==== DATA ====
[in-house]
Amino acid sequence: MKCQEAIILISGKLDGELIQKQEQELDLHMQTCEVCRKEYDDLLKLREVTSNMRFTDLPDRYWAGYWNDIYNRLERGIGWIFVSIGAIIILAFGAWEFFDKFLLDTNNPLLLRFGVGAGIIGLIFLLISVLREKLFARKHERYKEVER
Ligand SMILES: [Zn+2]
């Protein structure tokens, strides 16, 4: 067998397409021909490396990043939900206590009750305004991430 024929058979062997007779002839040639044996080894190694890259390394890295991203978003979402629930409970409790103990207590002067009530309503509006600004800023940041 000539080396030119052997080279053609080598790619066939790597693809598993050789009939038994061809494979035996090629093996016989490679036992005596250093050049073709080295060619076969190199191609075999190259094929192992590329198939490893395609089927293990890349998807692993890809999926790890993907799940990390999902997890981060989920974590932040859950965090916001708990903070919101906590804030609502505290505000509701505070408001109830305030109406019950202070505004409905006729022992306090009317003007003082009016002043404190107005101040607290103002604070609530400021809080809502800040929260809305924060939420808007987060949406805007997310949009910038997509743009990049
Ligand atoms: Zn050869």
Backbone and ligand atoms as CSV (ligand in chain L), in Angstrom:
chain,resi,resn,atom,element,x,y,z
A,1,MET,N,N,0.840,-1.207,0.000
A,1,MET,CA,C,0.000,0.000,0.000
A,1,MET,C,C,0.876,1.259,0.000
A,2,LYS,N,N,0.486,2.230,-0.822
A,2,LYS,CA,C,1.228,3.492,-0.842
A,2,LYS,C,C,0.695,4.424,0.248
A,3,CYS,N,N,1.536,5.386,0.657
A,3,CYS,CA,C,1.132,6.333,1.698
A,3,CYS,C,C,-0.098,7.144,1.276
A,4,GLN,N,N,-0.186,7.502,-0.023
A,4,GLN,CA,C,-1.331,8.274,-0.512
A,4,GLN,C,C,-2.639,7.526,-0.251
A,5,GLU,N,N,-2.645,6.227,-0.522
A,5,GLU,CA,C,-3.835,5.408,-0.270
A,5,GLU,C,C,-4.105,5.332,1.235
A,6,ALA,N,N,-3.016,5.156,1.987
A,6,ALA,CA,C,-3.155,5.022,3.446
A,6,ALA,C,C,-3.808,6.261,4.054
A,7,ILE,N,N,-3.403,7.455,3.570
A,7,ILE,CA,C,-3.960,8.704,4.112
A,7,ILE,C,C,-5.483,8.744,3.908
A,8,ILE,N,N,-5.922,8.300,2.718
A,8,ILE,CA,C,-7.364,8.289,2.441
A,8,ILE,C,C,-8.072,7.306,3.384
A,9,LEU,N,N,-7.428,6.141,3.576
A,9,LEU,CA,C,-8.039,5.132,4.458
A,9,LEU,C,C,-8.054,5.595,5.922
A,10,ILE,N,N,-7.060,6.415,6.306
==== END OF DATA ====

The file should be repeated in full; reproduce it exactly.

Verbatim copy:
[in-house]
Amino acid sequence: MKCQEAIILISGKLDGELIQKQEQELDLHMQTCEVCRKEYDDLLKLREVTSNMRFTDLPDRYWAGYWNDIYNRLERGIGWIFVSIGAIIILAFGAWEFFDKFLLDTNNPLLLRFGVGAGIIGLIFLLISVLREKLFARKHERYKEVER
Ligand SMILES: [Zn+2]
């Protein structure tokens, strides 16, 4: 067998397409021909490396990043939900206590009750305004991430 024929058979062997007779002839040639044996080894190694890259390394890295991203978003979402629930409970409790103990207590002067009530309503509006600004800023940041 000539080396030119052997080279053609080598790619066939790597693809598993050789009939038994061809494979035996090629093996016989490679036992005596250093050049073709080295060619076969190199191609075999190259094929192992590329198939490893395609089927293990890349998807692993890809999926790890993907799940990390999902997890981060989920974590932040859950965090916001708990903070919101906590804030609502505290505000509701505070408001109830305030109406019950202070505004409905006729022992306090009317003007003082009016002043404190107005101040607290103002604070609530400021809080809502800040929260809305924060939420808007987060949406805007997310949009910038997509743009990049
Ligand atoms: Zn050869």
Backbone and ligand atoms as CSV (ligand in chain L), in Angstrom:
chain,resi,resn,atom,element,x,y,z
A,1,MET,N,N,0.840,-1.207,0.000
A,1,MET,CA,C,0.000,0.000,0.000
A,1,MET,C,C,0.876,1.259,0.000
A,2,LYS,N,N,0.486,2.230,-0.822
A,2,LYS,CA,C,1.228,3.492,-0.842
A,2,LYS,C,C,0.695,4.424,0.248
A,3,CYS,N,N,1.536,5.386,0.657
A,3,CYS,CA,C,1.132,6.333,1.698
A,3,CYS,C,C,-0.098,7.144,1.276
A,4,GLN,N,N,-0.186,7.502,-0.023
A,4,GLN,CA,C,-1.331,8.274,-0.512
A,4,GLN,C,C,-2.639,7.526,-0.251
A,5,GLU,N,N,-2.645,6.227,-0.522
A,5,GLU,CA,C,-3.835,5.408,-0.270
A,5,GLU,C,C,-4.105,5.332,1.235
A,6,ALA,N,N,-3.016,5.156,1.987
A,6,ALA,CA,C,-3.155,5.022,3.446
A,6,ALA,C,C,-3.808,6.261,4.054
A,7,ILE,N,N,-3.403,7.455,3.570
A,7,ILE,CA,C,-3.960,8.704,4.112
A,7,ILE,C,C,-5.483,8.744,3.908
A,8,ILE,N,N,-5.922,8.300,2.718
A,8,ILE,CA,C,-7.364,8.289,2.441
A,8,ILE,C,C,-8.072,7.306,3.384
A,9,LEU,N,N,-7.428,6.141,3.576
A,9,LEU,CA,C,-8.039,5.132,4.458
A,9,LEU,C,C,-8.054,5.595,5.922
A,10,ILE,N,N,-7.060,6.415,6.306